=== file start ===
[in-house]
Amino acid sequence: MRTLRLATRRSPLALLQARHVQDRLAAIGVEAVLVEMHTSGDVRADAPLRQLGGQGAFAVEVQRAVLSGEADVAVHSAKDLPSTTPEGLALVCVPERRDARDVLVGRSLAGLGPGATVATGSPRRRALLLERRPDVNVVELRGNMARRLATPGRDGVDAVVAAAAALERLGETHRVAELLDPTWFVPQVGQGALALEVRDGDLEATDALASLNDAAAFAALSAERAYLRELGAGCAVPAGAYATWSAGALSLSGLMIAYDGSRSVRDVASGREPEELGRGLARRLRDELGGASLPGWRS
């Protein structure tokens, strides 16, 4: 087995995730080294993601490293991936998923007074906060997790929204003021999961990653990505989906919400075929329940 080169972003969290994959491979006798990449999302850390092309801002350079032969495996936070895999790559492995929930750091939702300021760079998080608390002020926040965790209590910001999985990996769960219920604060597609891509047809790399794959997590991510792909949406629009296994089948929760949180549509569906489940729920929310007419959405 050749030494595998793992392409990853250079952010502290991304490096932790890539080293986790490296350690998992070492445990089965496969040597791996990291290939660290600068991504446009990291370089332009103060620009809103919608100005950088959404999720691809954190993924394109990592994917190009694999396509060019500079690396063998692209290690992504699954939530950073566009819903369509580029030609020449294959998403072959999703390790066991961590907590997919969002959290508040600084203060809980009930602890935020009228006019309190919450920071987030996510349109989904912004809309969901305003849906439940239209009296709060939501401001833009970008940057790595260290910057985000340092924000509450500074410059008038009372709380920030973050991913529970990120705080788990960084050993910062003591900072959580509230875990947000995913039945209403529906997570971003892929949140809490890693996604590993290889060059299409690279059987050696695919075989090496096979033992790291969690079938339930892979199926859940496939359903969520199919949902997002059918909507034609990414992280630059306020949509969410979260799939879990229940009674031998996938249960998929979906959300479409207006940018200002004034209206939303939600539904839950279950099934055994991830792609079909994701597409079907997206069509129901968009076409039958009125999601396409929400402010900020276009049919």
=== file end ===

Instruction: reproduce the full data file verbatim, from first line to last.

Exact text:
[in-house]
Amino acid sequence: MRTLRLATRRSPLALLQARHVQDRLAAIGVEAVLVEMHTSGDVRADAPLRQLGGQGAFAVEVQRAVLSGEADVAVHSAKDLPSTTPEGLALVCVPERRDARDVLVGRSLAGLGPGATVATGSPRRRALLLERRPDVNVVELRGNMARRLATPGRDGVDAVVAAAAALERLGETHRVAELLDPTWFVPQVGQGALALEVRDGDLEATDALASLNDAAAFAALSAERAYLRELGAGCAVPAGAYATWSAGALSLSGLMIAYDGSRSVRDVASGREPEELGRGLARRLRDELGGASLPGWRS
């Protein structure tokens, strides 16, 4: 087995995730080294993601490293991936998923007074906060997790929204003021999961990653990505989906919400075929329940 080169972003969290994959491979006798990449999302850390092309801002350079032969495996936070895999790559492995929930750091939702300021760079998080608390002020926040965790209590910001999985990996769960219920604060597609891509047809790399794959997590991510792909949406629009296994089948929760949180549509569906489940729920929310007419959405 050749030494595998793992392409990853250079952010502290991304490096932790890539080293986790490296350690998992070492445990089965496969040597791996990291290939660290600068991504446009990291370089332009103060620009809103919608100005950088959404999720691809954190993924394109990592994917190009694999396509060019500079690396063998692209290690992504699954939530950073566009819903369509580029030609020449294959998403072959999703390790066991961590907590997919969002959290508040600084203060809980009930602890935020009228006019309190919450920071987030996510349109989904912004809309969901305003849906439940239209009296709060939501401001833009970008940057790595260290910057985000340092924000509450500074410059008038009372709380920030973050991913529970990120705080788990960084050993910062003591900072959580509230875990947000995913039945209403529906997570971003892929949140809490890693996604590993290889060059299409690279059987050696695919075989090496096979033992790291969690079938339930892979199926859940496939359903969520199919949902997002059918909507034609990414992280630059306020949509969410979260799939879990229940009674031998996938249960998929979906959300479409207006940018200002004034209206939303939600539904839950279950099934055994991830792609079909994701597409079907997206069509129901968009076409039958009125999601396409929400402010900020276009049919």